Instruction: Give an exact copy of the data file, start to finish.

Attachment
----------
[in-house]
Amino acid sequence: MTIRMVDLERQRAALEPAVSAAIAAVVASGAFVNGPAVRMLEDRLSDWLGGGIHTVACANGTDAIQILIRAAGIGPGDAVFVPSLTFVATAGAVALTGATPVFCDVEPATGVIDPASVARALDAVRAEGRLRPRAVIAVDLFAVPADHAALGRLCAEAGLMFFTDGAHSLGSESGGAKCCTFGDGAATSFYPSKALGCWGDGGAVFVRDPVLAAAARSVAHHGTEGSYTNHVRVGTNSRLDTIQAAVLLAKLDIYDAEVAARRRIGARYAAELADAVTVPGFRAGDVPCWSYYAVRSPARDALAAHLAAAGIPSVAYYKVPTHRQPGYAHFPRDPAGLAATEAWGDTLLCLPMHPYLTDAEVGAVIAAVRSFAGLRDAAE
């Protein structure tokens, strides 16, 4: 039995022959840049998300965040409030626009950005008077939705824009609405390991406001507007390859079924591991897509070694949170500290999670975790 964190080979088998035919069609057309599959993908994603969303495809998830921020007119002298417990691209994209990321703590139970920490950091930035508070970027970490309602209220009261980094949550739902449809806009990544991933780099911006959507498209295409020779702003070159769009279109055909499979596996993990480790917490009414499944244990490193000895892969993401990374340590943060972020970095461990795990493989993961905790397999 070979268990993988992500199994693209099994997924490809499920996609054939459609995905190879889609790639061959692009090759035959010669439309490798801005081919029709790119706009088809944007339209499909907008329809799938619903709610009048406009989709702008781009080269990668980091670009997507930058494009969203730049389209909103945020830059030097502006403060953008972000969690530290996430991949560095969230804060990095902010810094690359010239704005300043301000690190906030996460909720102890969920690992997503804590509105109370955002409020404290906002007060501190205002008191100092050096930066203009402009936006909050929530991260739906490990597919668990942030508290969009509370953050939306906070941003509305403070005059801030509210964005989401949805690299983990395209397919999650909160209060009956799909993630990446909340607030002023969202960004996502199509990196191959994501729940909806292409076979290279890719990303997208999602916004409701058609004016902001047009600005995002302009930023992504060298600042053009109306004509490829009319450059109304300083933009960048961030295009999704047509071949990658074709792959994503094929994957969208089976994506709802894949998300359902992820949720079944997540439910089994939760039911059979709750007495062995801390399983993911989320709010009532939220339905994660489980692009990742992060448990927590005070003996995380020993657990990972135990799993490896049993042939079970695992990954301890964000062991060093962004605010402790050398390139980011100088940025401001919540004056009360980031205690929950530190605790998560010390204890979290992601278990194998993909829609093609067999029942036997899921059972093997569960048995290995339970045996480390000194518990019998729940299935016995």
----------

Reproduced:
[in-house]
Amino acid sequence: MTIRMVDLERQRAALEPAVSAAIAAVVASGAFVNGPAVRMLEDRLSDWLGGGIHTVACANGTDAIQILIRAAGIGPGDAVFVPSLTFVATAGAVALTGATPVFCDVEPATGVIDPASVARALDAVRAEGRLRPRAVIAVDLFAVPADHAALGRLCAEAGLMFFTDGAHSLGSESGGAKCCTFGDGAATSFYPSKALGCWGDGGAVFVRDPVLAAAARSVAHHGTEGSYTNHVRVGTNSRLDTIQAAVLLAKLDIYDAEVAARRRIGARYAAELADAVTVPGFRAGDVPCWSYYAVRSPARDALAAHLAAAGIPSVAYYKVPTHRQPGYAHFPRDPAGLAATEAWGDTLLCLPMHPYLTDAEVGAVIAAVRSFAGLRDAAE
């Protein structure tokens, strides 16, 4: 039995022959840049998300965040409030626009950005008077939705824009609405390991406001507007390859079924591991897509070694949170500290999670975790 964190080979088998035919069609057309599959993908994603969303495809998830921020007119002298417990691209994209990321703590139970920490950091930035508070970027970490309602209220009261980094949550739902449809806009990544991933780099911006959507498209295409020779702003070159769009279109055909499979596996993990480790917490009414499944244990490193000895892969993401990374340590943060972020970095461990795990493989993961905790397999 070979268990993988992500199994693209099994997924490809499920996609054939459609995905190879889609790639061959692009090759035959010669439309490798801005081919029709790119706009088809944007339209499909907008329809799938619903709610009048406009989709702008781009080269990668980091670009997507930058494009969203730049389209909103945020830059030097502006403060953008972000969690530290996430991949560095969230804060990095902010810094690359010239704005300043301000690190906030996460909720102890969920690992997503804590509105109370955002409020404290906002007060501190205002008191100092050096930066203009402009936006909050929530991260739906490990597919668990942030508290969009509370953050939306906070941003509305403070005059801030509210964005989401949805690299983990395209397919999650909160209060009956799909993630990446909340607030002023969202960004996502199509990196191959994501729940909806292409076979290279890719990303997208999602916004409701058609004016902001047009600005995002302009930023992504060298600042053009109306004509490829009319450059109304300083933009960048961030295009999704047509071949990658074709792959994503094929994957969208089976994506709802894949998300359902992820949720079944997540439910089994939760039911059979709750007495062995801390399983993911989320709010009532939220339905994660489980692009990742992060448990927590005070003996995380020993657990990972135990799993490896049993042939079970695992990954301890964000062991060093962004605010402790050398390139980011100088940025401001919540004056009360980031205690929950530190605790998560010390204890979290992601278990194998993909829609093609067999029942036997899921059972093997569960048995290995339970045996480390000194518990019998729940299935016995």